Letter by Ribichini et al Regarding Article, “Cystatin C and Contrast-Induced Acute Kidney Injury”
To the Editor:
On May 18, 2010, Briguori et al reported in Circulation that “in patients with chronic kidney disease, cystatin C seems to be a reliable marker for the early diagnosis and prognosis of contrast-induced nephropathy (CIN).”1 The authors investigated whether changes in cystatin C levels 24 hours after contrast media exposure anticipate the occurrence of CIN (absolute increment of serum creatinine [SC] ≥0.3 mg/dL at 48 hours), and if this could predict 12-month major adverse events such as death and need for dialysis. They found that a 24-hour increment in cystatin C levels ≥10% compared with baseline is a good predictor of CIN, with excellent negative predictive value (100%) and specificity (85.9%). They also defined 3 groups of patients on the basis of the changes of cystatin C at 24 hours and SC at 48 hours and found that estimated glomerular filtration rate and the groups including patients with ≥10% cystatin C increase predicted major adverse events.1
The authors are to be commended for the valuable information regarding the 1-year outcome of CIN, an important clinical finding that is largely missing in the literature. However, we would like to note that the authors did not compare early percent variations of cystatin C and of SC for CIN prediction, and that differences found when comparing absolute and percent variations from baseline may likely be driven by the peculiarity of the 2 types of measurements rather than by the differences between the 2 biomarkers.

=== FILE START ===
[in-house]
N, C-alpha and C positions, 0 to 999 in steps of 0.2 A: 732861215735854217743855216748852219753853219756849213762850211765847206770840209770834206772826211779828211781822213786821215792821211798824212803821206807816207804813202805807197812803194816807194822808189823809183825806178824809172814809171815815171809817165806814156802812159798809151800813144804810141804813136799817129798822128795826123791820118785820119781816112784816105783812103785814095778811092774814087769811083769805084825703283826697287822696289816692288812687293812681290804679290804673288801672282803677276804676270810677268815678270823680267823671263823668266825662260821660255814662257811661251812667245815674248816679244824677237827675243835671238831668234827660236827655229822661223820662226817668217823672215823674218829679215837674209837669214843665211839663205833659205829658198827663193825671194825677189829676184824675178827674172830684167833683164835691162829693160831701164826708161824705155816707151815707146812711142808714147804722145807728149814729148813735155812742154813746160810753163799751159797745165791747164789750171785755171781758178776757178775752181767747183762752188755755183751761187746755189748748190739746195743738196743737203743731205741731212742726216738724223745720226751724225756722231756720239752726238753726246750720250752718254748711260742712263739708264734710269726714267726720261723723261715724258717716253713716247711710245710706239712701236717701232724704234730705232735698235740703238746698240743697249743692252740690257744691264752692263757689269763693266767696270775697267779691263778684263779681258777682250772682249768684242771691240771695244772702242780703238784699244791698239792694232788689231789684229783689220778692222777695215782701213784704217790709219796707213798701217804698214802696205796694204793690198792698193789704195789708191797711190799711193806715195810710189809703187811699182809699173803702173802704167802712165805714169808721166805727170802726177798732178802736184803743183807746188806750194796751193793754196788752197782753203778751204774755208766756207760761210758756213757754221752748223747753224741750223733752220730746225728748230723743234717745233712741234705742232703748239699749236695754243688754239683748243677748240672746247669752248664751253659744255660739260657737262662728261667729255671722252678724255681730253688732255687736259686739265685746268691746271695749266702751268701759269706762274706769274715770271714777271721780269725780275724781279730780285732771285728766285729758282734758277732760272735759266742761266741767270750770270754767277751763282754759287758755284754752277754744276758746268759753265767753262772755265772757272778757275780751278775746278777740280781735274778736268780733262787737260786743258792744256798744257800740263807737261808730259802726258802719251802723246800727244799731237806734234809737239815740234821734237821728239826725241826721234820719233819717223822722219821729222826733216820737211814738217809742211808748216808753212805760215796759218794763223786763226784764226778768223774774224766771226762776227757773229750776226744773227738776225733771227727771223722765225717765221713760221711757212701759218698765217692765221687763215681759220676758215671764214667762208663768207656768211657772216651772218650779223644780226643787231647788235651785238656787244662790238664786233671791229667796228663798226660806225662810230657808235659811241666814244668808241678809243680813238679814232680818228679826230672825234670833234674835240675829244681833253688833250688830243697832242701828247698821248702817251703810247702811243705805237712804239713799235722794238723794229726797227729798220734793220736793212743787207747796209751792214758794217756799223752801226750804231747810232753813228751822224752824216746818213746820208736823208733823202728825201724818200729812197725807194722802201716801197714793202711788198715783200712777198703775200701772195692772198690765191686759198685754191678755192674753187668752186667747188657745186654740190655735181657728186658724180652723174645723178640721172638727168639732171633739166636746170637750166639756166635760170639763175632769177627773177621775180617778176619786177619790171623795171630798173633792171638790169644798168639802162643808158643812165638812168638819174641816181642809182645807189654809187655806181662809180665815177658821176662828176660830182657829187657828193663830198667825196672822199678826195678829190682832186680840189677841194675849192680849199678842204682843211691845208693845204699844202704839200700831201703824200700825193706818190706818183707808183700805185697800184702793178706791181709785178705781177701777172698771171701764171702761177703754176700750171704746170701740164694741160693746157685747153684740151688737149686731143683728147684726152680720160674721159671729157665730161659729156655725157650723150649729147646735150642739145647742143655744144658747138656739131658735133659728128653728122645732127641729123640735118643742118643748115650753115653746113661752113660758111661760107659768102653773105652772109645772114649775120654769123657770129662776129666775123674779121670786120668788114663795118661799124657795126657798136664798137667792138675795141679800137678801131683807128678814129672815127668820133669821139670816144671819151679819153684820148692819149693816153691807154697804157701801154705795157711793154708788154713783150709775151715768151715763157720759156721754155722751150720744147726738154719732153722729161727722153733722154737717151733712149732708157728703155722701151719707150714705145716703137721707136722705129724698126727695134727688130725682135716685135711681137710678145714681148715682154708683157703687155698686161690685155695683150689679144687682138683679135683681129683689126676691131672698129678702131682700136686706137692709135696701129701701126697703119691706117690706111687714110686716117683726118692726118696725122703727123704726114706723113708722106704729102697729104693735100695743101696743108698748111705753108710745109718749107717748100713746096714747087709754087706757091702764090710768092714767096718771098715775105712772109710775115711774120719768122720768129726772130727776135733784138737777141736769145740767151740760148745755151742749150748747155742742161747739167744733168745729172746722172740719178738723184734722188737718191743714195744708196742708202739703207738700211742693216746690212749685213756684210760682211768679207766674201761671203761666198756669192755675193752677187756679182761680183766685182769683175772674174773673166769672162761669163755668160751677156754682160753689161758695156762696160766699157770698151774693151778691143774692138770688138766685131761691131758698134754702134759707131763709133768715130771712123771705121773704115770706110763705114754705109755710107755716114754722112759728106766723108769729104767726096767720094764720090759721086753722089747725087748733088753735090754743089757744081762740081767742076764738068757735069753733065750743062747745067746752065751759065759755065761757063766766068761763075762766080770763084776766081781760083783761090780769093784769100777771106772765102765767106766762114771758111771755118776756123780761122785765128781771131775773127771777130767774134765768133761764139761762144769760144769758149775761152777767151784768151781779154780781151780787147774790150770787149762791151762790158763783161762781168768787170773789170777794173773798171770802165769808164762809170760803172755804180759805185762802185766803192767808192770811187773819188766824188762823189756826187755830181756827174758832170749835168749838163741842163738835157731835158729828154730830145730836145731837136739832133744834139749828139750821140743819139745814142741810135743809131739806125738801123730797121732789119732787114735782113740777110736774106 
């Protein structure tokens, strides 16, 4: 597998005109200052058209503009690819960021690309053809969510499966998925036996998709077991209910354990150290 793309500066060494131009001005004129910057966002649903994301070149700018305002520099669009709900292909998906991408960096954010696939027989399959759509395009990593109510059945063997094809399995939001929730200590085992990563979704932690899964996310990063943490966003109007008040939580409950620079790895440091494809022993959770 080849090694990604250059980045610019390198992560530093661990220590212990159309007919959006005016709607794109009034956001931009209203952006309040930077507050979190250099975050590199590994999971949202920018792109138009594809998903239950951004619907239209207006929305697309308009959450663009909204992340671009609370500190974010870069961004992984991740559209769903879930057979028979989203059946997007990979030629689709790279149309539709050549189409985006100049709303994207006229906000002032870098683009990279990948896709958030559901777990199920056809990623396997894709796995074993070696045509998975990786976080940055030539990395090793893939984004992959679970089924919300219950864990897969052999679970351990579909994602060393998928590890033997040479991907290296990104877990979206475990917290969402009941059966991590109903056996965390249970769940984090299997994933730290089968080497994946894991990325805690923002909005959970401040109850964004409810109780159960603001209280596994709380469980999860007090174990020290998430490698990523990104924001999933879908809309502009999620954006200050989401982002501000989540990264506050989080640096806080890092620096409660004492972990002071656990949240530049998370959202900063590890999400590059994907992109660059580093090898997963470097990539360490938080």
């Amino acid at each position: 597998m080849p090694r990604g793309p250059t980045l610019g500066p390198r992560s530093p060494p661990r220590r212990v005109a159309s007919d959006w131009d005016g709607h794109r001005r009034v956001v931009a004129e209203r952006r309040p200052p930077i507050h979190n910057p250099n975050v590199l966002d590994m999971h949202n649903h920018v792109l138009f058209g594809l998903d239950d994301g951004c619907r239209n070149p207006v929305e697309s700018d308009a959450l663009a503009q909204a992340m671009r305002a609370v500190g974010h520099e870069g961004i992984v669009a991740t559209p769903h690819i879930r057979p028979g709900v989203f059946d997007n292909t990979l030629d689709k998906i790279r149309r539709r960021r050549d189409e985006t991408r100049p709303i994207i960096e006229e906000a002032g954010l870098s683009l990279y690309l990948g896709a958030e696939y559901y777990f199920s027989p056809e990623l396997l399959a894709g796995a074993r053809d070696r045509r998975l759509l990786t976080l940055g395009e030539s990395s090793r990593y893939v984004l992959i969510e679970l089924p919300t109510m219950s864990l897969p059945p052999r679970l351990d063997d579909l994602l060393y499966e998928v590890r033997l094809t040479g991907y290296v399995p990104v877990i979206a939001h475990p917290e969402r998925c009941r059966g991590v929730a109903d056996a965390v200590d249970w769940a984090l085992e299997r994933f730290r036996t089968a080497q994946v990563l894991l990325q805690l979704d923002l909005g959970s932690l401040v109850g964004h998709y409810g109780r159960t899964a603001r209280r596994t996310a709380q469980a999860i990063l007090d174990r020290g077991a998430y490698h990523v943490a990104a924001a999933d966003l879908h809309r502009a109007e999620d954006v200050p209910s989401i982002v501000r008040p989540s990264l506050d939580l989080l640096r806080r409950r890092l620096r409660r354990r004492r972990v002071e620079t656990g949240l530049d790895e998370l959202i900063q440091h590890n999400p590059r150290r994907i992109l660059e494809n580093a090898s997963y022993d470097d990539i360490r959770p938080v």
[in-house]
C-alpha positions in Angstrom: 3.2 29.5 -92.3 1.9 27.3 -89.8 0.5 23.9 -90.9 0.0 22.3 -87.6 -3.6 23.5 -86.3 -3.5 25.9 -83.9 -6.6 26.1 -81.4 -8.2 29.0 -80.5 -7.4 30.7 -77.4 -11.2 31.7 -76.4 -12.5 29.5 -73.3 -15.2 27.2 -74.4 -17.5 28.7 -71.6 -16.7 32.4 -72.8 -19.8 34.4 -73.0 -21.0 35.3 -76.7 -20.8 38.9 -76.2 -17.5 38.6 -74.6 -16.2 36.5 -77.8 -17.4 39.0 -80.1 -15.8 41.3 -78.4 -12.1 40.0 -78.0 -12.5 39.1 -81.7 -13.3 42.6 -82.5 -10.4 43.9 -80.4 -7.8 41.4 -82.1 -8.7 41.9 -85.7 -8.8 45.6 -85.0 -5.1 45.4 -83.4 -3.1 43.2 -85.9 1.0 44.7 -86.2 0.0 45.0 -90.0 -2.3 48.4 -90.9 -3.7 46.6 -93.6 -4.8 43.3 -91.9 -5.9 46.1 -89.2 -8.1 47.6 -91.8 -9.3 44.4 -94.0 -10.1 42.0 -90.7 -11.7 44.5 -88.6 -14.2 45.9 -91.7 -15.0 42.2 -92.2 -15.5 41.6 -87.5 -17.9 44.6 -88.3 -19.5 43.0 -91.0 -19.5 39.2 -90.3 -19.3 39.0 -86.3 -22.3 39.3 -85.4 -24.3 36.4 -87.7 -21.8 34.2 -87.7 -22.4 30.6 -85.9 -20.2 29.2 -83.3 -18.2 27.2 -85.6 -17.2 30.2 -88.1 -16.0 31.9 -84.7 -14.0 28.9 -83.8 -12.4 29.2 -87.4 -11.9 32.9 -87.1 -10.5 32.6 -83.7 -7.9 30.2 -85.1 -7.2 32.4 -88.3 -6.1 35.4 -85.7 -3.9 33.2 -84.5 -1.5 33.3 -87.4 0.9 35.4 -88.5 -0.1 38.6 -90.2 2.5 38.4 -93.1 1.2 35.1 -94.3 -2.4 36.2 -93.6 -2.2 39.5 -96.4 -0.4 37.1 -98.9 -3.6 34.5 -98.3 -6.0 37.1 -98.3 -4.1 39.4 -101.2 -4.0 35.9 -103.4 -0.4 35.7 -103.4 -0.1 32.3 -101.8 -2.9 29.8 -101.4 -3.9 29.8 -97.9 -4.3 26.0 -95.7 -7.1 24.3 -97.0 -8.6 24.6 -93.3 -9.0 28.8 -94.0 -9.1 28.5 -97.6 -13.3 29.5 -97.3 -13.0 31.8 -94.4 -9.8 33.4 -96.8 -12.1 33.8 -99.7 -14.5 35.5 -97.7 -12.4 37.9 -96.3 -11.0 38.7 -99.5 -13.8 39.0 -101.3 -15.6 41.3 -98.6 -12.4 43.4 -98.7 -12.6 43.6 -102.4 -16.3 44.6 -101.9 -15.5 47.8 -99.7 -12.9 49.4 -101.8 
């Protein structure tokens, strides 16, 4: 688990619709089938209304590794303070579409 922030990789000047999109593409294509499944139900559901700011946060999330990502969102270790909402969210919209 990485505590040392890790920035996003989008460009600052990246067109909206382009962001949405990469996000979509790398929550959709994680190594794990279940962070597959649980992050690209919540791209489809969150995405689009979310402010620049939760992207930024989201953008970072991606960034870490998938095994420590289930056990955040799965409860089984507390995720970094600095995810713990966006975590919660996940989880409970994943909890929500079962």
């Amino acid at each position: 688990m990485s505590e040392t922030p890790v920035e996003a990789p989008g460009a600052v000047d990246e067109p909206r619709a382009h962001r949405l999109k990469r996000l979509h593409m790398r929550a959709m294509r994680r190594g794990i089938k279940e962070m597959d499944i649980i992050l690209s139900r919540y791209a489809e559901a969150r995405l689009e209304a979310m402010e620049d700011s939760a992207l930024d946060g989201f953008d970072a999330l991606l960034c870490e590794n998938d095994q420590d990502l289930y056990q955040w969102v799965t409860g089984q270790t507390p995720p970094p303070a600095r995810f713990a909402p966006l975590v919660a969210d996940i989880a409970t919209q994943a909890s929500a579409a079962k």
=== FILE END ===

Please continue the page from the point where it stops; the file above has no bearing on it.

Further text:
For example, an increment of 0.3 mg/dL of SC in a patient with 0.7 mg/dL at baseline represents a +42.8% increment; this change would be easily detected with both methods. However, if the absolute increment is slightly lower (0.25 to 0.29 mg/dL), the diagnosis of CIN would be missed by the absolute measurement, but the percent changes would be +35.7% and +41.4%, respectively, values that are certainly detected by a 10% cutoff. This higher “sensitivity” of the percent changes applies not only to subjects with normal SC but also to patients with moderate or severe renal damage: Creatinine 1.7 mg/dL plus 0.25 mg/dL (CIN not detected) corresponds to +14.7% increment (CIN detected); creatinine 2.3 mg/dL plus 0.25 mg/dL (CIN not detected) corresponds to +11% increment (CIN detected). Therefore, the sensitivity and specificity to predict CIN of the 2 methods will be different, regardless of the biomarker that is tested.
Without discussing the potential advantages and disadvantages of SC and cystatin C as indicators of renal function,2 we think that a universally available biomarker such as SC is often undervalued in its potential to detect patients who will develop CIN based on the monitoring of absolute values after contrast exposure. Indeed, a +5 to +10% change from baseline corresponds to SC elevations that would be considered negligible in clinical practice, but such changes predict the occurrence of CIN and persistent renal damage with high sensitivity and specificity without any additional cost to routine biochemical determinations.3
Compared with SC, determination of cystatin C is much more expensive and time consuming, and its cost-effectiveness remains undetermined. Percent changes from baseline should replace routine monitoring of absolute values (of either SC or cystatin C) for better and earlier detection of CIN.
Flavio Ribichini, MD
Gabriele Pesarini, MD Department of Medicine
Division of Cardiology
University of Verona
Giovanni Gambaro, MD, PhD Renal Program
Columbus-Gemelli University Hospital
- © 2011 American Heart Association, Inc.
- Briguori C,
- Visconti G,
- Rivera NV,
- Focaccio A,
- Golia B,
- Giannone R,
- Castaldo D,
- De Micco F,
- Ricciardelli B,
- Colombo A
- Gambaro G,
- Graziani MS,
- Ribichini F